|  The Best of DC  |  Councilmag.com


Beware of Scorpions

Tolerating a difference of opinion is one thing, but understanding why there is a difference of opinion lies in questioning one’s true nature or “way of being.”

Bumping heads or disagreeing with co-workers or family members is no big surprise. After all, understanding another person’s point of view is critical to fostering positive relationships that can result in long-term reconciliation.

However, the disagreement may not be in the opinion itself, but perhaps the person disgreeing with you simply dislikes you. If you believe in love at first sight, then you should believe the opposite. It’s also possible that the person feeling this way is not aware of it.

This reminds me of a powerful fable I referenced in a 2011 editorial titled, “The Scorpion and the Frog.”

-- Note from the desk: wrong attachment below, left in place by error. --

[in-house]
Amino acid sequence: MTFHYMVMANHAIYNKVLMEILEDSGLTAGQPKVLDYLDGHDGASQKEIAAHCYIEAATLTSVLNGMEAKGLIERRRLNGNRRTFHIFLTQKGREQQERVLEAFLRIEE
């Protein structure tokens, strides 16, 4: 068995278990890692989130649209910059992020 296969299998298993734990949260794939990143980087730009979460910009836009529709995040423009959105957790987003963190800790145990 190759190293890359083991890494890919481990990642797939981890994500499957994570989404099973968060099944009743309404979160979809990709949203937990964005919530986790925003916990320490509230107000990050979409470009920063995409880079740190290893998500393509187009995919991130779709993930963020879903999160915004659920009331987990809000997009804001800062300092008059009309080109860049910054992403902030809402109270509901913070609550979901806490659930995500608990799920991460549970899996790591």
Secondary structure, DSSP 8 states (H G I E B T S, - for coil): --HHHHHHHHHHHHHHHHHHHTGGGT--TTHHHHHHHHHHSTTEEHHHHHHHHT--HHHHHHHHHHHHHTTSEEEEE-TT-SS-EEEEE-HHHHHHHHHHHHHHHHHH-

In the story, a scorpion waited on the bank of a stream deciding how to best get to the other side. Since the scorpion can’t swim, he asked a frog to carry him across on its back. The frog asks, “How do I know you won't sting me?” “Because if I sting you, I will drown,” the scorpion said.

After some thought, the frog realized the scorpion was right. The frog sets out with the scorpion on his back. Halfway across the stream, the scorpion plunges its stinger into the frog’s back.

“As paralysis began to overtake the frog and they both started to drown, the frog gasped, ‘Why?’ The scorpion replied, ‘Because it’s my nature.’ ”

Like a suicide bomber, the scorpion knew the consequence of his actions, but acted anyway. There are many life lessons here:

1. Beware of scorpions that mean well, but deny their true nature.
2. Trust your gut … it’s your first warning about people.
3. Expect one’s true nature to always show itself.
4. Don’t assume people are something they’re not.
5. Start recognizing and remembering personality traits for future reference.

Like it or not, we live and work with frogs and scorpions everyday. They can be family members, friends, co-workers or even significant others. I believe man’s true nature is comprised of sympathy, prudence, goodwill, treachery and self-destruction. One or more of these characteristics can be found in anybody.

By Jerald Council, Founder of Councilmag.com

jerald council1 Comment